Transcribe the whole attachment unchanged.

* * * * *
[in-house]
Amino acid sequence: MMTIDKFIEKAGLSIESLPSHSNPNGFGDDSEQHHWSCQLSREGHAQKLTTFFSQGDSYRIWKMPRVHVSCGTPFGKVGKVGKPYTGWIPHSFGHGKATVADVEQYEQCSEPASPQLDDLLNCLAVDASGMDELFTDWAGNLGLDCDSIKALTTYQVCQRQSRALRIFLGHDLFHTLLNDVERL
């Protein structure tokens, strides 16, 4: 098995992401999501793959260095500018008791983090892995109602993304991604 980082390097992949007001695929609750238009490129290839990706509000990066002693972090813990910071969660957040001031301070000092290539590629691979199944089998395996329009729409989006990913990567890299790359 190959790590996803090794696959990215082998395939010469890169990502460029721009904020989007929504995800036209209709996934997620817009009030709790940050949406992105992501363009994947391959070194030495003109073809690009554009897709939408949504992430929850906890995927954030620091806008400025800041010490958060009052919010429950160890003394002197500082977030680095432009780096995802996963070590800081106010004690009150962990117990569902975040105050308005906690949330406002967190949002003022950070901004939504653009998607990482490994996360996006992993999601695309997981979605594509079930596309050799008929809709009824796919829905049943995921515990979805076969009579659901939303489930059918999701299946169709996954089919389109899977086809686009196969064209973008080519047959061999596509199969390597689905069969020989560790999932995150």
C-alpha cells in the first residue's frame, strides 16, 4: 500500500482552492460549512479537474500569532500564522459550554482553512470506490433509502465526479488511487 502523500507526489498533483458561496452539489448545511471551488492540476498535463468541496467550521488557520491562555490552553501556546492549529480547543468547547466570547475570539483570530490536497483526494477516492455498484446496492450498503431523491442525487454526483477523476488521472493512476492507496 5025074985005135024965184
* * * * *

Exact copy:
[in-house]
Amino acid sequence: MMTIDKFIEKAGLSIESLPSHSNPNGFGDDSEQHHWSCQLSREGHAQKLTTFFSQGDSYRIWKMPRVHVSCGTPFGKVGKVGKPYTGWIPHSFGHGKATVADVEQYEQCSEPASPQLDDLLNCLAVDASGMDELFTDWAGNLGLDCDSIKALTTYQVCQRQSRALRIFLGHDLFHTLLNDVERL
């Protein structure tokens, strides 16, 4: 098995992401999501793959260095500018008791983090892995109602993304991604 980082390097992949007001695929609750238009490129290839990706509000990066002693972090813990910071969660957040001031301070000092290539590629691979199944089998395996329009729409989006990913990567890299790359 190959790590996803090794696959990215082998395939010469890169990502460029721009904020989007929504995800036209209709996934997620817009009030709790940050949406992105992501363009994947391959070194030495003109073809690009554009897709939408949504992430929850906890995927954030620091806008400025800041010490958060009052919010429950160890003394002197500082977030680095432009780096995802996963070590800081106010004690009150962990117990569902975040105050308005906690949330406002967190949002003022950070901004939504653009998607990482490994996360996006992993999601695309997981979605594509079930596309050799008929809709009824796919829905049943995921515990979805076969009579659901939303489930059918999701299946169709996954089919389109899977086809686009196969064209973008080519047959061999596509199969390597689905069969020989560790999932995150």
C-alpha cells in the first residue's frame, strides 16, 4: 500500500482552492460549512479537474500569532500564522459550554482553512470506490433509502465526479488511487 502523500507526489498533483458561496452539489448545511471551488492540476498535463468541496467550521488557520491562555490552553501556546492549529480547543468547547466570547475570539483570530490536497483526494477516492455498484446496492450498503431523491442525487454526483477523476488521472493512476492507496 5025074985005135024965184